Last night, as I lovingly tongued my bottle of NyQuil goodnight, I set my internal alarm clock, as I always do when something is going on the following morning. Lately, though, with my anxiety levels being through the roof, I haven’t really needed it – turns out the cure for “not being a morning person” is not “no cowbell,” nor is it, “suck it up, Buttercup.”
Nope – it’s anxiety. Who knew?
7AM, I awoke, flutter-byes playing basketball in my stomach, rolled over onto my stomach and groaned – what was so important that I’d been woken up WELL before any sane person would opt for wakefulness? It hit me like a smack in the face: first day of school.
Wearily, I slogged out of bed and splashed some water on my face, trying to look presentable “enough” to the other bleary-faced parents who’d be dropping their kids off, determined that this time, at the very least, I wouldn’t be the youngest parent there, which increased the likelihood that I’d be able to, for the first time ever, get into the Holy Cult of the Mothers (they’re like the Caturday people, but harder to infiltrate). Maybe I need to apply or something.
Bumbling down the stairs, I poured at least half a cup of scalding coffee on my hand before I realized what I was doing. I stared down at my hand, my daughter standing nearby, trying to understand what I’d done.
“Aren’t you gonna say, “FUCK,” Mama?” she asked, completely seriously.
“I’m too tired, Girl Pants,” I replied hazily as I attempted to add some of the Blue Stuff to my coffee, managing to get one out of three packets into the coffee cup.
Aunt Becky: 0
Alex was bounding up and down and racing through the house, chasing the cats and beams of light and random dust particulates floating through the early morning sunlight, beyond thrilled that today was the day! I quickly decided that it wasn’t going to be possible for me to siphon off some of his energy and use it for my own personal gains, so instead, I curled up on the couch and tried to restock my Tiny Tower I’d so thoughtlessly allowed to go dark while I slumbered. My 8-bit people needed Blood of the Bean! And Porn!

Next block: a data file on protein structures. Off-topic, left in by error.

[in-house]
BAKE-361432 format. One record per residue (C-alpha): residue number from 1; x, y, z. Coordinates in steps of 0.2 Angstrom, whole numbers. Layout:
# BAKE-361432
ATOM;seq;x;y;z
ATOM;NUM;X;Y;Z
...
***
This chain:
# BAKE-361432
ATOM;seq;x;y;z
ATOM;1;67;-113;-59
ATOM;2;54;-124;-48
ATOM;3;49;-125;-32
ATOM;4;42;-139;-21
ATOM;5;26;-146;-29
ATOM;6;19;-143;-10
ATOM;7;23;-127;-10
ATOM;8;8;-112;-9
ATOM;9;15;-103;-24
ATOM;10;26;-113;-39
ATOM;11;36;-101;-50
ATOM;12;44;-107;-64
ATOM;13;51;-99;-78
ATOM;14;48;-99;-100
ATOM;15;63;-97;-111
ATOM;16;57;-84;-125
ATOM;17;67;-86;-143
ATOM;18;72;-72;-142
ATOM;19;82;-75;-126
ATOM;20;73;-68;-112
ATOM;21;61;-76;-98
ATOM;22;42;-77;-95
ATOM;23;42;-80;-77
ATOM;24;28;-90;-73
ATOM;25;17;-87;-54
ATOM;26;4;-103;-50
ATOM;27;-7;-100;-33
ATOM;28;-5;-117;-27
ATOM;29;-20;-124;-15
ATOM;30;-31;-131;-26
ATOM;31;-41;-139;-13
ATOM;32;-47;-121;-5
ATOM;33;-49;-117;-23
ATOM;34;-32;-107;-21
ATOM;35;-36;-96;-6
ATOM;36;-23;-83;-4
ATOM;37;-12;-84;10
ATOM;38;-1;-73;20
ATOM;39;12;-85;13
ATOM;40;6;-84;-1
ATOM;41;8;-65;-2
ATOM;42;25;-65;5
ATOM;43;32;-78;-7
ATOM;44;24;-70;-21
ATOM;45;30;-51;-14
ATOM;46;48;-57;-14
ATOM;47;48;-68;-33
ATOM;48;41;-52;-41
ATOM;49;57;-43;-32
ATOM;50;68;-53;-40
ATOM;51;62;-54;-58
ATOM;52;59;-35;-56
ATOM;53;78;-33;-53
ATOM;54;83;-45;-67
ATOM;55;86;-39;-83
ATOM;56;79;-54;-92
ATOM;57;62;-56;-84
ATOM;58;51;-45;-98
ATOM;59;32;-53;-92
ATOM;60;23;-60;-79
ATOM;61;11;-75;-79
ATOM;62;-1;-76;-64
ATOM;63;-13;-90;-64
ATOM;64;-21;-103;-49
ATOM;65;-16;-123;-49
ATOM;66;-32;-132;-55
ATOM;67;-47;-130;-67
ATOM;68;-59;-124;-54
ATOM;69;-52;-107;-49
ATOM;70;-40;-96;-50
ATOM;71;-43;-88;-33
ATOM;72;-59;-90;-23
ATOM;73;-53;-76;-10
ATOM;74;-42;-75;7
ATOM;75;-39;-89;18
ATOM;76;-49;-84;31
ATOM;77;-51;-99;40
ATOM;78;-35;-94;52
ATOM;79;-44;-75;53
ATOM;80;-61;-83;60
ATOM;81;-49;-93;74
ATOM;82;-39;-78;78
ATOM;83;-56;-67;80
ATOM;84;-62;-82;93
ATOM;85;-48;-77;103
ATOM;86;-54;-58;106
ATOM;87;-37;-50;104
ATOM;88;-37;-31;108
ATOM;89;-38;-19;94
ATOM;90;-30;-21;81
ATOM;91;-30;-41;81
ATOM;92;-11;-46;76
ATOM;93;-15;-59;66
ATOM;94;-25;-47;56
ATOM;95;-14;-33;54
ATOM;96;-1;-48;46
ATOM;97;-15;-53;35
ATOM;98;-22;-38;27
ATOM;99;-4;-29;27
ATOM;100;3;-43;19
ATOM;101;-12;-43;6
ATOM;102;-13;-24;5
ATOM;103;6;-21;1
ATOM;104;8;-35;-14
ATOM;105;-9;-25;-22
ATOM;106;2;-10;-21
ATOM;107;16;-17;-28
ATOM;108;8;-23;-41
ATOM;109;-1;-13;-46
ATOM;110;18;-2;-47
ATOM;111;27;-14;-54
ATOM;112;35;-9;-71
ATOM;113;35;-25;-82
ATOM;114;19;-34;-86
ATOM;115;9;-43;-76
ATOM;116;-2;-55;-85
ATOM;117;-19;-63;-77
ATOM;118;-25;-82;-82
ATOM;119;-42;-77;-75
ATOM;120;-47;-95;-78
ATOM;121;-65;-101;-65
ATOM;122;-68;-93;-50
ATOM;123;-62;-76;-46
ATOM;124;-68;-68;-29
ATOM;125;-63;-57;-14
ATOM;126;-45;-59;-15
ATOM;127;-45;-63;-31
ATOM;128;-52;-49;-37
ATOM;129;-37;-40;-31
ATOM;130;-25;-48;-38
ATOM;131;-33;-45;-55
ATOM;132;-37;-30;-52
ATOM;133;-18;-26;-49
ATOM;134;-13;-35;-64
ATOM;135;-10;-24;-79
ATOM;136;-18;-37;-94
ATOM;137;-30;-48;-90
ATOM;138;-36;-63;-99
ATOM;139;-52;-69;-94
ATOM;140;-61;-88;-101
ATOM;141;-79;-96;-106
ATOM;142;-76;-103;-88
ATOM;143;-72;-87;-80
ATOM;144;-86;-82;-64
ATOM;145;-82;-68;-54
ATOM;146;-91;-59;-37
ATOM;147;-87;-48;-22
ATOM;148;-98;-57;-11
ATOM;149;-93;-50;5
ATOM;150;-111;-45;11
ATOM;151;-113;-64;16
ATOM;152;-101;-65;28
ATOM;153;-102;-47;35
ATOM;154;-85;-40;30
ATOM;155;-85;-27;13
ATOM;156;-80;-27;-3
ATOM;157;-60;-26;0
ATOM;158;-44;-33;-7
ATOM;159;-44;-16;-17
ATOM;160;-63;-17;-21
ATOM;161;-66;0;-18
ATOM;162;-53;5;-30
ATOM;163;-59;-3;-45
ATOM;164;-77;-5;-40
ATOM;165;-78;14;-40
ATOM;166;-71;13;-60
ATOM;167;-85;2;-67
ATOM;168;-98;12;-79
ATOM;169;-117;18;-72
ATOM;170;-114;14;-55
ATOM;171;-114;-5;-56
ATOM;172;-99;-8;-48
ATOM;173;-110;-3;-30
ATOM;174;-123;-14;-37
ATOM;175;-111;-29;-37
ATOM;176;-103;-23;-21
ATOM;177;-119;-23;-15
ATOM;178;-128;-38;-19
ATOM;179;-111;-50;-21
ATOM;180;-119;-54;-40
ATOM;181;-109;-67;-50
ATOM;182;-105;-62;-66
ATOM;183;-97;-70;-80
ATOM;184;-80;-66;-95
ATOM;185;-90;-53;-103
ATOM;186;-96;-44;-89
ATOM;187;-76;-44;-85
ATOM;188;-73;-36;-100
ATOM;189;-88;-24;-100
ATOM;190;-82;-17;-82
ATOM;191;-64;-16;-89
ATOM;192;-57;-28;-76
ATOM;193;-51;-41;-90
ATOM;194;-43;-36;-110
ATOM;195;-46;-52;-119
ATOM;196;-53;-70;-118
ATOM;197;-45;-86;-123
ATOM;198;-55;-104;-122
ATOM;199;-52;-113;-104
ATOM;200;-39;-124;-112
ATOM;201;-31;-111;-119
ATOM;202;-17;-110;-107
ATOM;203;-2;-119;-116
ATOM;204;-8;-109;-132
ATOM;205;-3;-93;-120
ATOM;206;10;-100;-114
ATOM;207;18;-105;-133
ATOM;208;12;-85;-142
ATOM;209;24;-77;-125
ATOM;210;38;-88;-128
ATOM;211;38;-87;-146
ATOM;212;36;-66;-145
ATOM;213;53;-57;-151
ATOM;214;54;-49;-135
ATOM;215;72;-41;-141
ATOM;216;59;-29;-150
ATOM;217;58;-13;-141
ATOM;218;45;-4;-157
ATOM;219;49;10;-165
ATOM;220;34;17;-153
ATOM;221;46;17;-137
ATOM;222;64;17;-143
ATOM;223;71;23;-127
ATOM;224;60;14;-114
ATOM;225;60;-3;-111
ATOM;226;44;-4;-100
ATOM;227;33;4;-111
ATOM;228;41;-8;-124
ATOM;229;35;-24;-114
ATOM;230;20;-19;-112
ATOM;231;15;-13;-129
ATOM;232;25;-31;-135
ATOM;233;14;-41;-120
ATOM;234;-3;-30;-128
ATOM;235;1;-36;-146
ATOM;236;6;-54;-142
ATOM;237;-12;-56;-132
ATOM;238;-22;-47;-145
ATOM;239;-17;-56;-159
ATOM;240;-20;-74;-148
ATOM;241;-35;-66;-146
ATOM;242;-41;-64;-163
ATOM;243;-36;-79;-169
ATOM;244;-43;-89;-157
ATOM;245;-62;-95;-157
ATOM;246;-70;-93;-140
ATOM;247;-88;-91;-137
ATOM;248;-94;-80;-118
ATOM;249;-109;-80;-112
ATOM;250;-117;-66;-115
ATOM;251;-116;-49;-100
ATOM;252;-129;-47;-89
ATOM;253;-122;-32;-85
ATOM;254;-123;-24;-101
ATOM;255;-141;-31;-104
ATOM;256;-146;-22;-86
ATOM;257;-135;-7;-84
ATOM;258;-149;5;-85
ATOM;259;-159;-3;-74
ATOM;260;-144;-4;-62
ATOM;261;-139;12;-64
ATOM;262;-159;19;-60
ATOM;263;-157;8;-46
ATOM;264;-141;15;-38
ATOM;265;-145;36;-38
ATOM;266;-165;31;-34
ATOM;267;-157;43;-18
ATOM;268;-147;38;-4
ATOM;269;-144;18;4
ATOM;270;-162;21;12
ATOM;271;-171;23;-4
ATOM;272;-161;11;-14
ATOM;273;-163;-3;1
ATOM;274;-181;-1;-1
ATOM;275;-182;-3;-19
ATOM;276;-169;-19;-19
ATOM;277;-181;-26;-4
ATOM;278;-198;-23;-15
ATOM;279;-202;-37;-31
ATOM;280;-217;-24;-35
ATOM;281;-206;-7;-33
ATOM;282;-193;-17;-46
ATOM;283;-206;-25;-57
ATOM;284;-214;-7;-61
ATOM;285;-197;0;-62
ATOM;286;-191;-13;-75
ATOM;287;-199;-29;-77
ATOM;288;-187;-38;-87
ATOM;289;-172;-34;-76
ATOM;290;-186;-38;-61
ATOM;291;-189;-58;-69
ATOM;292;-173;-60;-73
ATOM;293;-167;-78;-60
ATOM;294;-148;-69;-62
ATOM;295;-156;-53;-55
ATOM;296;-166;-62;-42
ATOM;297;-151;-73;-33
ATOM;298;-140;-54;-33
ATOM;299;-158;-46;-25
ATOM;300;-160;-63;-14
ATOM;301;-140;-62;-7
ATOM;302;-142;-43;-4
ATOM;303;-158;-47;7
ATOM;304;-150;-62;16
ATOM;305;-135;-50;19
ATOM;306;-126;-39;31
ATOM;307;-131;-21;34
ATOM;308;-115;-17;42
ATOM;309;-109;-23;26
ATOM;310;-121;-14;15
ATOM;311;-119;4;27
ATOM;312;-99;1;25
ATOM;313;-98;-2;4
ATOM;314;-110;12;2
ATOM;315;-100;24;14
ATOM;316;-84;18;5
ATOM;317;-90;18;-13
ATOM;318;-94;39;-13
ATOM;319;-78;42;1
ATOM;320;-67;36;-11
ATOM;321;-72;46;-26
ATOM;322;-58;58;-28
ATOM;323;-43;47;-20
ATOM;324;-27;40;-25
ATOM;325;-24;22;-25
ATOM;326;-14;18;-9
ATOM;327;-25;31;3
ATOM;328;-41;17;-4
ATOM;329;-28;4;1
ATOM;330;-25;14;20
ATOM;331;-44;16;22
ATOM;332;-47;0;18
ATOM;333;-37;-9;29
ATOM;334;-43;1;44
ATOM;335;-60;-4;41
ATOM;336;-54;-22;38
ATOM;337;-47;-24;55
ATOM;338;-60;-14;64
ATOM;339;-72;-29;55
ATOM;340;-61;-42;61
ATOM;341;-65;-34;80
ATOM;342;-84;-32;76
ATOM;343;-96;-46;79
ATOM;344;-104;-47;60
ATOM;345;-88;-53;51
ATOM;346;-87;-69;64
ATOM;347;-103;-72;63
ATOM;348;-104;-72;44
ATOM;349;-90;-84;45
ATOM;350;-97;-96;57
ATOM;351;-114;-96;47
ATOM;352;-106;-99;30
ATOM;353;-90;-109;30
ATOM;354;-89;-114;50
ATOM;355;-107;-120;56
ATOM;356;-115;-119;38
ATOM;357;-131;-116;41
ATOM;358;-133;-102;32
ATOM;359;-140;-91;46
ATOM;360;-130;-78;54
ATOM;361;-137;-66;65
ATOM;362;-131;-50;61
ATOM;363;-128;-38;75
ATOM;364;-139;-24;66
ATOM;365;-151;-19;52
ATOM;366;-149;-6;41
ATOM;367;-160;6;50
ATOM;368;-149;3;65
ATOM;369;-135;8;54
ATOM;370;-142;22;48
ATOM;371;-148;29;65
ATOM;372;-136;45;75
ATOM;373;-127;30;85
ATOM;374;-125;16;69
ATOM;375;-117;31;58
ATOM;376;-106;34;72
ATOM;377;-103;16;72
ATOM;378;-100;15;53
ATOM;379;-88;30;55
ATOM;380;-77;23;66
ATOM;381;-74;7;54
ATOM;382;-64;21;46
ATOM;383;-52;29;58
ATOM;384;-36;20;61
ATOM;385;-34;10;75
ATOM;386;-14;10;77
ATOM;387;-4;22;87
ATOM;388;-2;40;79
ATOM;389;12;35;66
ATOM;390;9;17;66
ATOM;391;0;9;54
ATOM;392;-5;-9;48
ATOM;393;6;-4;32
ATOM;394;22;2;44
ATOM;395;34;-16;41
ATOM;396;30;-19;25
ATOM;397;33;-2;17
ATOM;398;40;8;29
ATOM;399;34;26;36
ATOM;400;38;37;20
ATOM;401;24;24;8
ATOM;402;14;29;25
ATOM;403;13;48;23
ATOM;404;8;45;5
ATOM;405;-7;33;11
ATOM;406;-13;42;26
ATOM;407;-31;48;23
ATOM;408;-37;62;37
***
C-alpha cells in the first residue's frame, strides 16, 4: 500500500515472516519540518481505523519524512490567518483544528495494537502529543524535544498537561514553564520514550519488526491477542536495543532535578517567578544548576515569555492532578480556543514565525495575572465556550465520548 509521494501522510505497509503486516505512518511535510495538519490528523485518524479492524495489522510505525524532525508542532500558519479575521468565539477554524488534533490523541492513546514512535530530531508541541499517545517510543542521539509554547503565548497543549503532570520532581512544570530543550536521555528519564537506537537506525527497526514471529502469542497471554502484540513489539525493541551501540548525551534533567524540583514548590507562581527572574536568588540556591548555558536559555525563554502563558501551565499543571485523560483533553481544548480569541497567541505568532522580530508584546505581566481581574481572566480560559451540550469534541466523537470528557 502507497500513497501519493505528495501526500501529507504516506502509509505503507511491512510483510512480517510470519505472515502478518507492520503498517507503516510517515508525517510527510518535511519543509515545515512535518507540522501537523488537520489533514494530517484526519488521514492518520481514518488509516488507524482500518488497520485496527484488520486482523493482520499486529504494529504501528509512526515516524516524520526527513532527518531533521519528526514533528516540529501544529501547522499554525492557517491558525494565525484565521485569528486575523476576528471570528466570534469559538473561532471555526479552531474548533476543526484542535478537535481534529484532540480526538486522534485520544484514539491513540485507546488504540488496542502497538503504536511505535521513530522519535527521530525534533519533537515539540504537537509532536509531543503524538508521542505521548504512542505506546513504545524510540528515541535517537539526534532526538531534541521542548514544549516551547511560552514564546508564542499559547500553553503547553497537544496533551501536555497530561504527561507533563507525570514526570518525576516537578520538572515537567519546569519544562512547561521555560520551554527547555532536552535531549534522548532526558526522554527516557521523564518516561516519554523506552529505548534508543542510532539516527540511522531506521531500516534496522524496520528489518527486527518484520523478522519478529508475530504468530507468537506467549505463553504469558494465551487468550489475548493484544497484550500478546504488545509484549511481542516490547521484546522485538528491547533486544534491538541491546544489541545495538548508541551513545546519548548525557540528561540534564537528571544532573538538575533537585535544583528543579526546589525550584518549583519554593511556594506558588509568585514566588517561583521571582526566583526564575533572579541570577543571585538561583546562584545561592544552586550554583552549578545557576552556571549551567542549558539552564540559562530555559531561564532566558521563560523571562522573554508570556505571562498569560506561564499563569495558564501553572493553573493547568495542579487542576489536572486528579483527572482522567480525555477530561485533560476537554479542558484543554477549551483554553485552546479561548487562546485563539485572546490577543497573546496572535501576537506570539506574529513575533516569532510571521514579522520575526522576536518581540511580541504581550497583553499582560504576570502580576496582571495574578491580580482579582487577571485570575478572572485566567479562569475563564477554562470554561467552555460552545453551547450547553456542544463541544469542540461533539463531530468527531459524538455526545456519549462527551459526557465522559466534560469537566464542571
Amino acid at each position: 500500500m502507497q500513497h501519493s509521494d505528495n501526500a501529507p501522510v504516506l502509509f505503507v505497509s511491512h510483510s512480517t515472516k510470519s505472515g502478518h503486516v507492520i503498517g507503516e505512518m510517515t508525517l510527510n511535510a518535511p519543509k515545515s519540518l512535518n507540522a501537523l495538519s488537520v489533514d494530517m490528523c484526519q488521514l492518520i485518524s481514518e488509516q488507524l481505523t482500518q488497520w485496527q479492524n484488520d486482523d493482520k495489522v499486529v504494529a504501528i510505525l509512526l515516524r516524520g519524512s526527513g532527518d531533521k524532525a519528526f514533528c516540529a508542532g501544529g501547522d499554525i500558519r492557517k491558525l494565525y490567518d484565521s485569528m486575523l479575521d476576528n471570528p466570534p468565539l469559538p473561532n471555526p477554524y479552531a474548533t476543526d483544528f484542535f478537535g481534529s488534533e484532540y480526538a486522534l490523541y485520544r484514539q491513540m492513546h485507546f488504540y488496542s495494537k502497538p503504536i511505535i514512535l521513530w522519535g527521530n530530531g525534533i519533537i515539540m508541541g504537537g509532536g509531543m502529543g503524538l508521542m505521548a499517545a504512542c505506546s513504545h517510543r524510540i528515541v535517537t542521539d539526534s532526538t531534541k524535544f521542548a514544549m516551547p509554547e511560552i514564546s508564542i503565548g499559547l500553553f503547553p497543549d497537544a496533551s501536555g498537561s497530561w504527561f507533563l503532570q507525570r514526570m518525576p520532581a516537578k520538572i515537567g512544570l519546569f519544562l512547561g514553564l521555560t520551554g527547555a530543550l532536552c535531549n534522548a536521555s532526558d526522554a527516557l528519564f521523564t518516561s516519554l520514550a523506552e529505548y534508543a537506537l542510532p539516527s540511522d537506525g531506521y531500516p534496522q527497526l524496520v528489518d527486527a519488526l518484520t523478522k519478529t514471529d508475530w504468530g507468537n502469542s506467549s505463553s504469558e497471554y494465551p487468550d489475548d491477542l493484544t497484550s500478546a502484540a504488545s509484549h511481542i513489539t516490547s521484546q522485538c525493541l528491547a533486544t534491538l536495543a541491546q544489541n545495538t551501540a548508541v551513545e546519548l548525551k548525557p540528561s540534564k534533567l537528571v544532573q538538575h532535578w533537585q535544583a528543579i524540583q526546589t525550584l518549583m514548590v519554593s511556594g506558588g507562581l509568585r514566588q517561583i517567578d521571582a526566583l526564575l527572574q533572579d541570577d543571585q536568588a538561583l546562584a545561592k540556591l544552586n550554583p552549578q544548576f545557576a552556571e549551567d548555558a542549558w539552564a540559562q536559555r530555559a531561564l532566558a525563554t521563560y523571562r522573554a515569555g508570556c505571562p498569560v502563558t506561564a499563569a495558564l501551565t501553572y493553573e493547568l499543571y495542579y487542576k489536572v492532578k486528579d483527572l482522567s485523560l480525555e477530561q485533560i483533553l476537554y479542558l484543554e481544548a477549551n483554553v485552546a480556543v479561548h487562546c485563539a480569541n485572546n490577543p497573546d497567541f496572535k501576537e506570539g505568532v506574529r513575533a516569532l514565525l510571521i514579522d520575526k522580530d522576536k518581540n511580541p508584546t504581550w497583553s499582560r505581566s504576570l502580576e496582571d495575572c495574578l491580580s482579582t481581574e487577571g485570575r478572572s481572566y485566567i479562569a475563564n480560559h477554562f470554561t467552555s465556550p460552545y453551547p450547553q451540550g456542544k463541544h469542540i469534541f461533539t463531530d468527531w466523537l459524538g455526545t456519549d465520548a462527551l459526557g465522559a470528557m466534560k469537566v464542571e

Amelia and Alex bargained with Dave over who got to have a donut first, why, and which donut looked, upon taking a bite, more like the letter “c” than the other. Apparently, sibling rivalry knows no bounds.
Finally, my middle son twirled and whirled his way over to me, where he landed gracefully (too graceful to be MY child) in my arms. He stared up at me, blinking.
And in those blinks I saw the baby who cried every moment I left his line of sight, the toddler who spent the entire day after he learned to walk trying to kick a ball, falling down, getting back up again, and trying once again until he mastered it.
I saw the child who loved animals so much I called him Saint Francis of Assisi, the child who protected his little sister, teaching her of the cosmos and the heavenly bodies. I saw the child who’d curl up in my arms, reminding me that, while everything feels like a whirlwind, it would, indeed, be okay.
My heart filled with pride as I kissed the top of his head, my eyes full, for once, of happy tears.
He blinked again up at me, studying the lines of my face as he asked, “Mom, can I take the Powerwheel to school today?”
And just like that, the infant turned toddler turned child started his first day of school.
All in the wink of the blink.